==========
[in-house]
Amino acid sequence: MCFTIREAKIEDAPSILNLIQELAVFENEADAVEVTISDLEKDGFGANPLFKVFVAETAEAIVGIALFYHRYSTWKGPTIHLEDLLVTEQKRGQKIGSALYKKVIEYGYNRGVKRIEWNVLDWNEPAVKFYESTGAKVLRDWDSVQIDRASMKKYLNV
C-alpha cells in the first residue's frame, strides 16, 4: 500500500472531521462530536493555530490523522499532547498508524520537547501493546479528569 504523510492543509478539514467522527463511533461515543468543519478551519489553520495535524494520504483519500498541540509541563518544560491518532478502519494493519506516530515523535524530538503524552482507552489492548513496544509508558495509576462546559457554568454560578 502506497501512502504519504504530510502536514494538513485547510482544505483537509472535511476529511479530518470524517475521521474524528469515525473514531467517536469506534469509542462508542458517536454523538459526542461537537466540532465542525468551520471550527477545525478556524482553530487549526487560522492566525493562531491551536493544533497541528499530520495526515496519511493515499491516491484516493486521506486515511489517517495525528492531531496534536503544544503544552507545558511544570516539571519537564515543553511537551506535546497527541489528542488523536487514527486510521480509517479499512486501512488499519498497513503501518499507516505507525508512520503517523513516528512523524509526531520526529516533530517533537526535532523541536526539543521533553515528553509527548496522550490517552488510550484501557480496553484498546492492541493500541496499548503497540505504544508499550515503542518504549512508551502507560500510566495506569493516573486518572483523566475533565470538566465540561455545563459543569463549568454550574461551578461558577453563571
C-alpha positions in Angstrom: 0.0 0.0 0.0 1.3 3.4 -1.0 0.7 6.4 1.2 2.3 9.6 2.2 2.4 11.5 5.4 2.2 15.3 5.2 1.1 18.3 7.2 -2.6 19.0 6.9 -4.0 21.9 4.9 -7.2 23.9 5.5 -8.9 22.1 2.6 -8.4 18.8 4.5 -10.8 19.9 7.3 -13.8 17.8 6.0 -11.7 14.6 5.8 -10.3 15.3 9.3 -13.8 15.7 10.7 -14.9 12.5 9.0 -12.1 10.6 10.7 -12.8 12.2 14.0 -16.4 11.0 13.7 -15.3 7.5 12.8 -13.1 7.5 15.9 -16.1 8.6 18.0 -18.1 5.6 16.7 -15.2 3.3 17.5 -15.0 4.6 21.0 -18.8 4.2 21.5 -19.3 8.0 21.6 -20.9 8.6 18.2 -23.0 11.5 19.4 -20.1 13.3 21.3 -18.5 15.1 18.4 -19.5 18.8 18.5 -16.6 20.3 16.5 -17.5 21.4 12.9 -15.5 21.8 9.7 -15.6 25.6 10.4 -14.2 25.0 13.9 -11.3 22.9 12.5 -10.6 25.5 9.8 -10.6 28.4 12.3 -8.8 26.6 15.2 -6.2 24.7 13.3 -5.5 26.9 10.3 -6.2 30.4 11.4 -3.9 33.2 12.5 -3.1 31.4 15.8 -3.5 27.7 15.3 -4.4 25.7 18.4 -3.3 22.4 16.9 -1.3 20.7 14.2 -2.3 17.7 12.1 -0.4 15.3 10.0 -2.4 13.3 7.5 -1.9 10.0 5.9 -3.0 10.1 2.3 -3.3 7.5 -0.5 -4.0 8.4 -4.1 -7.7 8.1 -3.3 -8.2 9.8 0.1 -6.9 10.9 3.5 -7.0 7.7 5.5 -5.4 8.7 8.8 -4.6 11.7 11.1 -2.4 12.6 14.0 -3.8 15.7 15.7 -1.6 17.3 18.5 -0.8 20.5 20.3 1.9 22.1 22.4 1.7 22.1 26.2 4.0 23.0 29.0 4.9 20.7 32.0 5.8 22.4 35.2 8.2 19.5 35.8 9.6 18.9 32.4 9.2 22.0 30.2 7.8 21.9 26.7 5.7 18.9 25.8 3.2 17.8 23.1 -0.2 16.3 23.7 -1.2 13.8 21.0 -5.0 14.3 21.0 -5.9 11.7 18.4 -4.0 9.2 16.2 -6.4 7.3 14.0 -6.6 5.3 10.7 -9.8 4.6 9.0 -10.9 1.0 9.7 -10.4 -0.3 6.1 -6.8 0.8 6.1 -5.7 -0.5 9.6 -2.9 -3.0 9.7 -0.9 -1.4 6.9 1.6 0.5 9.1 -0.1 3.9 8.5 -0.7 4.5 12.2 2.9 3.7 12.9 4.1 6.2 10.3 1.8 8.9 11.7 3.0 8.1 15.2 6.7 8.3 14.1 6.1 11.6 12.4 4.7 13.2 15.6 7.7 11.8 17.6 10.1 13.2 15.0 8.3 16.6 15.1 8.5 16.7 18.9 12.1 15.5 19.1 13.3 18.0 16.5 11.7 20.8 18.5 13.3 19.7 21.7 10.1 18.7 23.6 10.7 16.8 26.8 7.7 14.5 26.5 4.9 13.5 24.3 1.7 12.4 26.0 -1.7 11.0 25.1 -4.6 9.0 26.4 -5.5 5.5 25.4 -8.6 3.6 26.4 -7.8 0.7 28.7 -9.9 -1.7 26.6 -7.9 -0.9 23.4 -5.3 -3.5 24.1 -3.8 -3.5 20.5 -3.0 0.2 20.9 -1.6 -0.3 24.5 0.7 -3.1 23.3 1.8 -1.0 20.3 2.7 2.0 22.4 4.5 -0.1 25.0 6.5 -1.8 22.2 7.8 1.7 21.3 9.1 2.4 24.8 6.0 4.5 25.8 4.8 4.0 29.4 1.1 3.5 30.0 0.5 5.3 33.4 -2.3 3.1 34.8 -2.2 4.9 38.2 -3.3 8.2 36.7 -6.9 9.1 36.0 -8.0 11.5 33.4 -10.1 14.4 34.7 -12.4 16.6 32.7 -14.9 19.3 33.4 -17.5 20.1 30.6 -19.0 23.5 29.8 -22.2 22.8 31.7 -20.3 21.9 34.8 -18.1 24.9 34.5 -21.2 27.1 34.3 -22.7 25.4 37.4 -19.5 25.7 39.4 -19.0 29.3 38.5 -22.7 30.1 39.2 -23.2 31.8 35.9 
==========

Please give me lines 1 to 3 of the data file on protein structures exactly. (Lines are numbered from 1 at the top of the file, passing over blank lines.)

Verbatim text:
[in-house]
Amino acid sequence: MCFTIREAKIEDAPSILNLIQELAVFENEADAVEVTISDLEKDGFGANPLFKVFVAETAEAIVGIALFYHRYSTWKGPTIHLEDLLVTEQKRGQKIGSALYKKVIEYGYNRGVKRIEWNVLDWNEPAVKFYESTGAKVLRDWDSVQIDRASMKKYLNV
C-alpha cells in the first residue's frame, strides 16, 4: 500500500472531521462530536493555530490523522499532547498508524520537547501493546479528569 504523510492543509478539514467522527463511533461515543468543519478551519489553520495535524494520504483519500498541540509541563518544560491518532478502519494493519506516530515523535524530538503524552482507552489492548513496544509508558495509576462546559457554568454560578 502506497501512502504519504504530510502536514494538513485547510482544505483537509472535511476529511479530518470524517475521521474524528469515525473514531467517536469506534469509542462508542458517536454523538459526542461537537466540532465542525468551520471550527477545525478556524482553530487549526487560522492566525493562531491551536493544533497541528499530520495526515496519511493515499491516491484516493486521506486515511489517517495525528492531531496534536503544544503544552507545558511544570516539571519537564515543553511537551506535546497527541489528542488523536487514527486510521480509517479499512486501512488499519498497513503501518499507516505507525508512520503517523513516528512523524509526531520526529516533530517533537526535532523541536526539543521533553515528553509527548496522550490517552488510550484501557480496553484498546492492541493500541496499548503497540505504544508499550515503542518504549512508551502507560500510566495506569493516573486518572483523566475533565470538566465540561455545563459543569463549568454550574461551578461558577453563571